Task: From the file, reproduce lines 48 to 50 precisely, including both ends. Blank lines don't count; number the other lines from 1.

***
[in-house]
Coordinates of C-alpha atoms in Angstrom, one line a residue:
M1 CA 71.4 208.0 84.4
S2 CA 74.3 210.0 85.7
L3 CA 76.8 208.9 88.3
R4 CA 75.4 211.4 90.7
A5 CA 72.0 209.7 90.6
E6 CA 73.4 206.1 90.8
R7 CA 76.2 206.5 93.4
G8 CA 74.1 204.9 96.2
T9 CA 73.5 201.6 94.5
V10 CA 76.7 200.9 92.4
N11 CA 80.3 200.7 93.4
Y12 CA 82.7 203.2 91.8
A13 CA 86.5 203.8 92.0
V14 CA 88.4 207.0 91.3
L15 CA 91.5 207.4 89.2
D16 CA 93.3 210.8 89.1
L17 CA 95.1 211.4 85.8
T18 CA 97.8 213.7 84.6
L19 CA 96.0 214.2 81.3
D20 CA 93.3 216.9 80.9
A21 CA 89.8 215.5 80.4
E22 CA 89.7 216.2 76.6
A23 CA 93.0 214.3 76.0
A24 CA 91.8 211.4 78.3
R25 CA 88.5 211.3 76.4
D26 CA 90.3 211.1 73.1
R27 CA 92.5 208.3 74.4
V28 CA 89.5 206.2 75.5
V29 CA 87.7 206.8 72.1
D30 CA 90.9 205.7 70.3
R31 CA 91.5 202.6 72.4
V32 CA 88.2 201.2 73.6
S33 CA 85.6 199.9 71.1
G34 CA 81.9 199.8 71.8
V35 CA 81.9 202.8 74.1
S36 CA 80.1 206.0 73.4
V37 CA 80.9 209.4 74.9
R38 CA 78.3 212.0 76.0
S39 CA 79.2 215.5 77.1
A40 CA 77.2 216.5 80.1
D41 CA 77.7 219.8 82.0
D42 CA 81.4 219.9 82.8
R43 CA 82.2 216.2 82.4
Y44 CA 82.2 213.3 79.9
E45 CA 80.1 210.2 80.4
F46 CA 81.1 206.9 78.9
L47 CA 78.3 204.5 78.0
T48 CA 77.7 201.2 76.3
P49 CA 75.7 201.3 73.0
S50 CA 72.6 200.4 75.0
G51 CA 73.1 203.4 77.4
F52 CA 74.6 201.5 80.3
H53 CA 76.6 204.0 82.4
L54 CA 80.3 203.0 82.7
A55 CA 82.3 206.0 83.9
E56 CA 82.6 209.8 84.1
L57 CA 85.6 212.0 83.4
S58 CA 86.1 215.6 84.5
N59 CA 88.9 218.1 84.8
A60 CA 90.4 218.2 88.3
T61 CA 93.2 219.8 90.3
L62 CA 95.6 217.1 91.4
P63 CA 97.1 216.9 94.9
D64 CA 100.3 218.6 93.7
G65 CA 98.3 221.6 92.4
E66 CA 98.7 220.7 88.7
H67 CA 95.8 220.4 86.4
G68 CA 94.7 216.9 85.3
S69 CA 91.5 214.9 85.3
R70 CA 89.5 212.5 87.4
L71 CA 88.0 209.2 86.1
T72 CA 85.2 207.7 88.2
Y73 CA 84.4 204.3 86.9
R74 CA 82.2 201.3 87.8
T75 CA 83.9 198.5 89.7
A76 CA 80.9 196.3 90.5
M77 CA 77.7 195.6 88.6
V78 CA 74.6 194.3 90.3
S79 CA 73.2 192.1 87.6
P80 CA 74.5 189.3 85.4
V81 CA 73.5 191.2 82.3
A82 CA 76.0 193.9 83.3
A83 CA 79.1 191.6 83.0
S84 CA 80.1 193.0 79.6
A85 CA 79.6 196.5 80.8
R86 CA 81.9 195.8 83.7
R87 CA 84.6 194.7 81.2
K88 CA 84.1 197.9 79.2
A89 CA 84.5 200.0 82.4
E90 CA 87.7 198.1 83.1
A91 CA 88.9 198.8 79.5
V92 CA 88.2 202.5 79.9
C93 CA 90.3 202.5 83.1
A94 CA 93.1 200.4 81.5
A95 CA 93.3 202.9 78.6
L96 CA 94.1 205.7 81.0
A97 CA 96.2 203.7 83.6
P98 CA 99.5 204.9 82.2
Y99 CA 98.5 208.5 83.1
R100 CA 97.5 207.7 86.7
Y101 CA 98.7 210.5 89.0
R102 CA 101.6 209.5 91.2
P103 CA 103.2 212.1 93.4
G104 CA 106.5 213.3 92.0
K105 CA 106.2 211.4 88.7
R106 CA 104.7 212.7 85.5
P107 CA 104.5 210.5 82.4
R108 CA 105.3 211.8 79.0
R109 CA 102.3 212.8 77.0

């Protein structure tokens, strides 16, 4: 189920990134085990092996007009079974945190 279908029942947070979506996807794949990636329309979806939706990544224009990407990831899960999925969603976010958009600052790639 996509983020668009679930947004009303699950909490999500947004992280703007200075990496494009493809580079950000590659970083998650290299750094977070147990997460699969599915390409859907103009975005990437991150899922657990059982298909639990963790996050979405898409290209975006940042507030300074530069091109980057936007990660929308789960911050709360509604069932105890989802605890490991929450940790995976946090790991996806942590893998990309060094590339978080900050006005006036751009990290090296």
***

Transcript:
F46 CA 81.1 206.9 78.9
L47 CA 78.3 204.5 78.0
T48 CA 77.7 201.2 76.3